In  these two playful board books, each with a simple rhyming mini-story and cluttered art, a curious cat named Bean leaps, creeps, and snuggles its way in and out of household adventures involving among other things, a ball, a blanket, and a baby.
Parenting Magazine, July/June 1998

Bean; Bean's Games; Bean's Night
The hero of these three board books is Bean, a black cat. The simple text documents Bean's first meeting with a Baby ("Bean peeks, Baby squeaks."), his night-time adventures, and his curiosity-driven encounters with the world around him.
Parents Magazine, June 1998

Bean; Bean's Games; Bean's Night
These three embraceable board books, which track the pastimes of a frisky black cat, are sure to captivate preschoolers. The text is so succinct - it comes in two word spurts - as to sound almost percussive. In Bean, the cat must come to terms with a new household member. It's no longer a matter of "Bean's window" and "Bean's ball"; now that Baby is in the picture, it is a toss-up who'll prevail. The soothing solution - "Bean's baby" - might help to placate balky neo-siblings.  Bean's games (from "String Bean" to "Peek-a-Bean") are supremely silly, and Bean's night is a playful prowl. Anna Hines is a veteran author-illustrator, and in this, her daughter's first venture as a writer, her clear, simple imagery is a perfect match for punchy pared-down text."
FamilyFun Magazine, April 1998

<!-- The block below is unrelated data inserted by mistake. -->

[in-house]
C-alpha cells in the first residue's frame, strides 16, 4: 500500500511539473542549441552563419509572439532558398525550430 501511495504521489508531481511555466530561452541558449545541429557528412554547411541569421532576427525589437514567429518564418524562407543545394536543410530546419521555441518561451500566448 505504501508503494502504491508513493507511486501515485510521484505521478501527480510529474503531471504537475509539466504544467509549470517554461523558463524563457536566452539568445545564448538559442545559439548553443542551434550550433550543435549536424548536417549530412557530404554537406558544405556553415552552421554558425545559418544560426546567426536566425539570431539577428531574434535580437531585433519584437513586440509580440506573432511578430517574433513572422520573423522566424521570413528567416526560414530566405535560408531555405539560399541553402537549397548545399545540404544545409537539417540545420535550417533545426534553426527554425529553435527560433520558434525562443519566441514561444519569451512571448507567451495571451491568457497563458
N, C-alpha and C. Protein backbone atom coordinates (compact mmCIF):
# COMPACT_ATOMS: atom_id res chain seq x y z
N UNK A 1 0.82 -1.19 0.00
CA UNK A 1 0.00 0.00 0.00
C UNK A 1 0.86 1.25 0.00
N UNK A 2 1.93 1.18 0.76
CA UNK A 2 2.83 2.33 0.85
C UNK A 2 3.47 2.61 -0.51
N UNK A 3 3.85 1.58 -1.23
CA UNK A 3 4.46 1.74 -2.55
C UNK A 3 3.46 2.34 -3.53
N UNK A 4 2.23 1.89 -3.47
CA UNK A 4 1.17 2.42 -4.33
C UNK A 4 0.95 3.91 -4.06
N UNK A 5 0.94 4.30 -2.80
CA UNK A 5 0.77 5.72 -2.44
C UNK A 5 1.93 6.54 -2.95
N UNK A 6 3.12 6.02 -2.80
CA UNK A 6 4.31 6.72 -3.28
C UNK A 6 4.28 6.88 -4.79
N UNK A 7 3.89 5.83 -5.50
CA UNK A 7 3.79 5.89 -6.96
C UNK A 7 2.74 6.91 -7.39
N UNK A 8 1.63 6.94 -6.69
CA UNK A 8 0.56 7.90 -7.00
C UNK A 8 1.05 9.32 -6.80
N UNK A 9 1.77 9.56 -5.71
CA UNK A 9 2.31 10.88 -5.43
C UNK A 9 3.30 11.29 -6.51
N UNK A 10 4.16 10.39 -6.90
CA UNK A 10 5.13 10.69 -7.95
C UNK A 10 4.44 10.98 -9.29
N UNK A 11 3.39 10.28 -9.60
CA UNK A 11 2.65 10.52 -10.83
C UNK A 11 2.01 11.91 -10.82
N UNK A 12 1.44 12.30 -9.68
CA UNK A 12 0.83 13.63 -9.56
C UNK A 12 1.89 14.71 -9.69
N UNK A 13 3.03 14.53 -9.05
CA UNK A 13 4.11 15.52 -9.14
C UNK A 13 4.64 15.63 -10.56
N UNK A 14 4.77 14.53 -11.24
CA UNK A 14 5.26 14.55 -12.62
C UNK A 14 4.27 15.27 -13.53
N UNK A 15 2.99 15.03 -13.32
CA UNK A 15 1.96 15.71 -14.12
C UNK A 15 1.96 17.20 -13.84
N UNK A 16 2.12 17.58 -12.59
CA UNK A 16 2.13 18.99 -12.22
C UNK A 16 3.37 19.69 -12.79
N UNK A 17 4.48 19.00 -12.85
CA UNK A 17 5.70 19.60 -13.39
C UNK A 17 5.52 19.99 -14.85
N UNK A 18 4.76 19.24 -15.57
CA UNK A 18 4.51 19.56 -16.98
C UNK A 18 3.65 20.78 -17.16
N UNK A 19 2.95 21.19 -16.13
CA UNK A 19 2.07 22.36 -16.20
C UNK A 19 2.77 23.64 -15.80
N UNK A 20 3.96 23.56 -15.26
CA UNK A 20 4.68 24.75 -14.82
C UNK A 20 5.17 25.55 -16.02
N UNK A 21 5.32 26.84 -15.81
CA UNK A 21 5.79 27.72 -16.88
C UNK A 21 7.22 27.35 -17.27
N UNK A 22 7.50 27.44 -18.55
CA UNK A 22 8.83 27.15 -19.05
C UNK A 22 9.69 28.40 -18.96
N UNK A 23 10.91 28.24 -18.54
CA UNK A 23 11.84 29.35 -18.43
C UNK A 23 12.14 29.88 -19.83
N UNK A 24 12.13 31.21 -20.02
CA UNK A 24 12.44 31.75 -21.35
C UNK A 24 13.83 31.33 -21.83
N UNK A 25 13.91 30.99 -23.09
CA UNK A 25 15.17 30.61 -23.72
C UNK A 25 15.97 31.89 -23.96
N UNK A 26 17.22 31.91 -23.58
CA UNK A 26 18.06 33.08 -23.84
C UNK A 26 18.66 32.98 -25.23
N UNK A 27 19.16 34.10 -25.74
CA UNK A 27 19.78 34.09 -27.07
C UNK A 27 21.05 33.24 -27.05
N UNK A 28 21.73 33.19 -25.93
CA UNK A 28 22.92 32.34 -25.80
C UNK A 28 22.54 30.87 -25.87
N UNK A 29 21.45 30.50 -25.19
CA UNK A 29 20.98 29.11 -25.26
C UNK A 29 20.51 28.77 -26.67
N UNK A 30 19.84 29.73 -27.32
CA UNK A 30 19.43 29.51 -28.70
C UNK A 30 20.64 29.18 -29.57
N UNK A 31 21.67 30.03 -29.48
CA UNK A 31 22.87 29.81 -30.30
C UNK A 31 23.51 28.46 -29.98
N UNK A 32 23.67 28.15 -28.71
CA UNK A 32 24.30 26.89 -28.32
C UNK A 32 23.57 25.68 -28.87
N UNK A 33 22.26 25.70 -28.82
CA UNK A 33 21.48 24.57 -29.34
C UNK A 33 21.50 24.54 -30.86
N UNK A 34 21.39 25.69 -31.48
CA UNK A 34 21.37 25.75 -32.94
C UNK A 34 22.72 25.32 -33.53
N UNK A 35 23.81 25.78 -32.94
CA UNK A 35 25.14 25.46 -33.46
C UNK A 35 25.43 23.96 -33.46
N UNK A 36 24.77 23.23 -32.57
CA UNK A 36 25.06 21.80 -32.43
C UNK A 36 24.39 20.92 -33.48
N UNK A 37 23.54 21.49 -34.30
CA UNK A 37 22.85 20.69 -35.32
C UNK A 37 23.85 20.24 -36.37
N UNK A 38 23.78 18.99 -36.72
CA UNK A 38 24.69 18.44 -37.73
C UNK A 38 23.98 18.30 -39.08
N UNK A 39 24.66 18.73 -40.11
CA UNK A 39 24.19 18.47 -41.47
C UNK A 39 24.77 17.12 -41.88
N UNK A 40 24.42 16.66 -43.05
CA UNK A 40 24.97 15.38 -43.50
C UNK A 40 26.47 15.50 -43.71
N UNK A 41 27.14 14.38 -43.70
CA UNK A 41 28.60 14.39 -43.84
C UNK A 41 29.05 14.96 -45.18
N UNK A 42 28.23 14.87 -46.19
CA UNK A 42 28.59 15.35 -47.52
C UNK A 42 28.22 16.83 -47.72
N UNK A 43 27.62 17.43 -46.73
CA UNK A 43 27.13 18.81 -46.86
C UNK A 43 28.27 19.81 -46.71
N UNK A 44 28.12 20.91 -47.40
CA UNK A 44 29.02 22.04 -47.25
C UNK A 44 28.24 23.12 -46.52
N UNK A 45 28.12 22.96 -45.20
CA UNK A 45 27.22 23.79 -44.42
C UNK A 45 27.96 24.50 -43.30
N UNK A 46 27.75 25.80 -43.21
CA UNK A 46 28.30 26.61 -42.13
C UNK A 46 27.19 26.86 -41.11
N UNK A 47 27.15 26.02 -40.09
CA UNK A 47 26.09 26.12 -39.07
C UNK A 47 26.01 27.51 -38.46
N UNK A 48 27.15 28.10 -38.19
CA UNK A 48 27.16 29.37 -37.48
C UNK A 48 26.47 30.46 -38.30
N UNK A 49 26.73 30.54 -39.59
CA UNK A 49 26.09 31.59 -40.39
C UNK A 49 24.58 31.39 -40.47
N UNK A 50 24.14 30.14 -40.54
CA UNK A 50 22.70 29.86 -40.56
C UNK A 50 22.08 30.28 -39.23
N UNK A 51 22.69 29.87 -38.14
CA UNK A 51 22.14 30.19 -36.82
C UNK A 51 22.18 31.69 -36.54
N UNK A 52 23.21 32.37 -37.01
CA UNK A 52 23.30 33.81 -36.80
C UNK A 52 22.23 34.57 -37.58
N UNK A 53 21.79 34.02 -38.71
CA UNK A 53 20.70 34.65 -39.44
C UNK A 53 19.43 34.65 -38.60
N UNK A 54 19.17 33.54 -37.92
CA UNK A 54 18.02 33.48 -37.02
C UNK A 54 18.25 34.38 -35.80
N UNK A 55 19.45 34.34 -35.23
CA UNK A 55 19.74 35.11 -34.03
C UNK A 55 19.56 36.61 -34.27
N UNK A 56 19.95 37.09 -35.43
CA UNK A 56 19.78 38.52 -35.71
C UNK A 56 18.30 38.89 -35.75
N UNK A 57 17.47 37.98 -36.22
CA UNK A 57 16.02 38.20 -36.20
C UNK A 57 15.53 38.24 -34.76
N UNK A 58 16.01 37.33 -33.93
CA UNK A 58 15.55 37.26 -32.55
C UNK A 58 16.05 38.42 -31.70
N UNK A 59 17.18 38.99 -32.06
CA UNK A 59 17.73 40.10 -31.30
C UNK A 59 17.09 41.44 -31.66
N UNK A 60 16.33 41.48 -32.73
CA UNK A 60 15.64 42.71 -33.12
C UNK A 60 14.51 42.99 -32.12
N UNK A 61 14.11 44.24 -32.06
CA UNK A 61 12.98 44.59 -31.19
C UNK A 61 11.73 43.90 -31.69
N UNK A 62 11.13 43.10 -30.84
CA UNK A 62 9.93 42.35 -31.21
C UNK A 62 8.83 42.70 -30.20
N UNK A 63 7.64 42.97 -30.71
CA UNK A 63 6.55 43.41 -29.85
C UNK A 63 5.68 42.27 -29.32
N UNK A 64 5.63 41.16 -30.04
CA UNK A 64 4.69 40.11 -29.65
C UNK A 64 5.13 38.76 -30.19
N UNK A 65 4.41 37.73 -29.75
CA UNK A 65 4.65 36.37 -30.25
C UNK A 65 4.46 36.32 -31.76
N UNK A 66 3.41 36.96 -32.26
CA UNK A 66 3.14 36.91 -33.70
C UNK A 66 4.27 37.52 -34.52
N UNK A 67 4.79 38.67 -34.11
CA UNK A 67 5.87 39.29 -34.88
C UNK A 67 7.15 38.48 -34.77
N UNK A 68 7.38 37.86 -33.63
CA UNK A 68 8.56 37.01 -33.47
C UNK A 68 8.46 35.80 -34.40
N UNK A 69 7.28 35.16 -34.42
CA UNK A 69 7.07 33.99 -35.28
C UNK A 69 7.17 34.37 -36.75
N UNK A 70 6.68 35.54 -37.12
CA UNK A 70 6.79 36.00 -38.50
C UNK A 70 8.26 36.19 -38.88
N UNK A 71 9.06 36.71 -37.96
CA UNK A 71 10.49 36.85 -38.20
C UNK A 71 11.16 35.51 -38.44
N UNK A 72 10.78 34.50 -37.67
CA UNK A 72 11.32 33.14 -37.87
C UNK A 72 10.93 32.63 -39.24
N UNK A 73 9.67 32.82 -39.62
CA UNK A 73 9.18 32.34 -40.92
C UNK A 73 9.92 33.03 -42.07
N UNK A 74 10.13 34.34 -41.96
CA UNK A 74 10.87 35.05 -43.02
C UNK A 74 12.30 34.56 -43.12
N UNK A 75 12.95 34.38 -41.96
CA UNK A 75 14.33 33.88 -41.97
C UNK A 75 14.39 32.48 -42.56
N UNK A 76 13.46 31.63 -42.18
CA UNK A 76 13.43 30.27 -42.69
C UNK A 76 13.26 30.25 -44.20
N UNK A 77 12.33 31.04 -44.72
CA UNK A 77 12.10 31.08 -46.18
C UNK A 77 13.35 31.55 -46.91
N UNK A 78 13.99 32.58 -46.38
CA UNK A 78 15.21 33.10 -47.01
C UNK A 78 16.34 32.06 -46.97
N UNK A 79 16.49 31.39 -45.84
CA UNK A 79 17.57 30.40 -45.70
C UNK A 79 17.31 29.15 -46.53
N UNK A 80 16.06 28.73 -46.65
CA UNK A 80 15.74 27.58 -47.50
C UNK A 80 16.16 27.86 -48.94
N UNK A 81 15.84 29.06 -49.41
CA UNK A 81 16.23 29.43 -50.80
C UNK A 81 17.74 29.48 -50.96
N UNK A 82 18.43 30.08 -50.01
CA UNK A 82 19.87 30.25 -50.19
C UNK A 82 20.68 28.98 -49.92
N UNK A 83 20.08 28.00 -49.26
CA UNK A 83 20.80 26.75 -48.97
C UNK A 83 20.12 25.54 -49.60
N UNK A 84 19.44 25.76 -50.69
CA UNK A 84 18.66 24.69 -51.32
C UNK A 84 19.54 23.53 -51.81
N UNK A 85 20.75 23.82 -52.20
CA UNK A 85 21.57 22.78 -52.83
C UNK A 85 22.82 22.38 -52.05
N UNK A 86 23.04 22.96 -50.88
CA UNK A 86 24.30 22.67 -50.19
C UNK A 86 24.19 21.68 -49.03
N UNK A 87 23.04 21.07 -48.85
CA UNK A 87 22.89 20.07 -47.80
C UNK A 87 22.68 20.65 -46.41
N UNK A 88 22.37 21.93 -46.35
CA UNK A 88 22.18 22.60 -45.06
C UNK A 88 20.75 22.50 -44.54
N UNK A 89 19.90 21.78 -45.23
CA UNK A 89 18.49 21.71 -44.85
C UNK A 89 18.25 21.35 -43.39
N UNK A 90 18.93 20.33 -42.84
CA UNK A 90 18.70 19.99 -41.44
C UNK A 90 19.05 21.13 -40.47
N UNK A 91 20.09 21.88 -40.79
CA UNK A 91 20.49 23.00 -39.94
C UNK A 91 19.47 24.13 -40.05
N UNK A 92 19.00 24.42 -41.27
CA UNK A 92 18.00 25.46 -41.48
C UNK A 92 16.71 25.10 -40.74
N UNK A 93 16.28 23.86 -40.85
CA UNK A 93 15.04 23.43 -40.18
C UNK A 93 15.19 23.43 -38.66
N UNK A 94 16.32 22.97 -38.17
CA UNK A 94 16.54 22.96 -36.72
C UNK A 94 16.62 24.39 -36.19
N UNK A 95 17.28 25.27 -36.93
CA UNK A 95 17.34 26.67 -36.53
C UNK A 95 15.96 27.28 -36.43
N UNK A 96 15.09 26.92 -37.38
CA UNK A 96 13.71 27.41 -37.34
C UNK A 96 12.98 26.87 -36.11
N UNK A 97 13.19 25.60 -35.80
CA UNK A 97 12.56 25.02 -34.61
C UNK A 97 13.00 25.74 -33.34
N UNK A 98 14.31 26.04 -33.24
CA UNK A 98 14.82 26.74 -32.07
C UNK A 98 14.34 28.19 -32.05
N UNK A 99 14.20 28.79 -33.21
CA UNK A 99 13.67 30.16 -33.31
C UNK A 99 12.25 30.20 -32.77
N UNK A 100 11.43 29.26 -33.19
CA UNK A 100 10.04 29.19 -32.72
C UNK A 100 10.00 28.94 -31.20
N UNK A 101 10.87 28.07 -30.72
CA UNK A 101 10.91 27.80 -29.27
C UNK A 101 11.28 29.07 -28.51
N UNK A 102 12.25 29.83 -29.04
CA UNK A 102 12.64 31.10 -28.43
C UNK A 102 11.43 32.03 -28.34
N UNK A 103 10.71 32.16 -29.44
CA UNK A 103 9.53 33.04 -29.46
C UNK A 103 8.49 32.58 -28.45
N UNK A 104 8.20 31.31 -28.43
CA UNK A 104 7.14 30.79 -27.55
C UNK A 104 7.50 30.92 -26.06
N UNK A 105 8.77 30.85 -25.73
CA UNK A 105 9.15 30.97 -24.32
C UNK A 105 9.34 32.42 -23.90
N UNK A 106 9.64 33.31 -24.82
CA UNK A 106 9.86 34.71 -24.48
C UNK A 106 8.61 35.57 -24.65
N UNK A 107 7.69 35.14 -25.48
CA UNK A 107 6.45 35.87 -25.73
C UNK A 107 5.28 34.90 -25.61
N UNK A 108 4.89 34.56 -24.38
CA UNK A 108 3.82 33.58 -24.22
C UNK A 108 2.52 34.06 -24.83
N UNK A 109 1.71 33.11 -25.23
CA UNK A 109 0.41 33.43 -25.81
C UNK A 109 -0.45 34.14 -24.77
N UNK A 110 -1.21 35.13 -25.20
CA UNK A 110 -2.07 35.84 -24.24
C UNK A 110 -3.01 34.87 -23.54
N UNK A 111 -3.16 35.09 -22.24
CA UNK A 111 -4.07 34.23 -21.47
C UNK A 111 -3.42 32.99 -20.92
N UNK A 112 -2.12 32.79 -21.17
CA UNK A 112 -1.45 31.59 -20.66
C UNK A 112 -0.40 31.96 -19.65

Bean's Games
A simple text accompanies double-page spreads that show Bean, an appealing black cat, engaging in various activities. Some of the humor may be over the heads of the intended audience. For example, in one scene ("Bean bag"), the animal's head is hidden inside a paper bag. Young children may not get the idea of "Human Bean", showing the cat lying in a person's lap. However, they will still be able to follow the action and enjoy the brightly colored paintings. They will also be drawn to the small size of this board book, which makes it perfect for exploring with their eyes and fingers.
School Library Journal, July 1998

Bean; Bean's Games; Bean's Night
For the youngest readers simplicity is always best. Bright colors, clear text, a single, simple theme -- all of these are important ingredients for books aimed at babies and toddlers. Here's a look at some new books that combine these ingredients into delightfully readable concoctions for the youngest set:
Pennsylvania author/illustrator Anna Grossnickle Hines has never lost touch with what it feels like to be a toddler or preschooler. It's a magic touch that allows Hines to create such picture book classics as Daddy Makes the Best Spaghetti and All By Myself.  Now Hines has combined forces with her grown daughter, Sarah Hines-Stephens, to create a marvelous new series focused on a green-eyed, black-furred cat named Bean. Hines-Stephens writes the stories and her mother illustrates them, and together they have created a board book series that is guaranteed to tickle your toddler.
In Bean, young readers are introduced to the whirlwind of activity that is Bean. What's particularly great about this book is Hines-Stephens' decision to pair Bean with a baby, a lively combo that produces some of the small but dramatic adventures that babies and toddlers love. In Bean's Night, Hines-Stephens uses a lilting rhyme to detail how Bean plays all night and sleeps all day. Bean's Games has a similarly clever text as Hines-Stephens uses fun puns to describe how this energetic cat plays.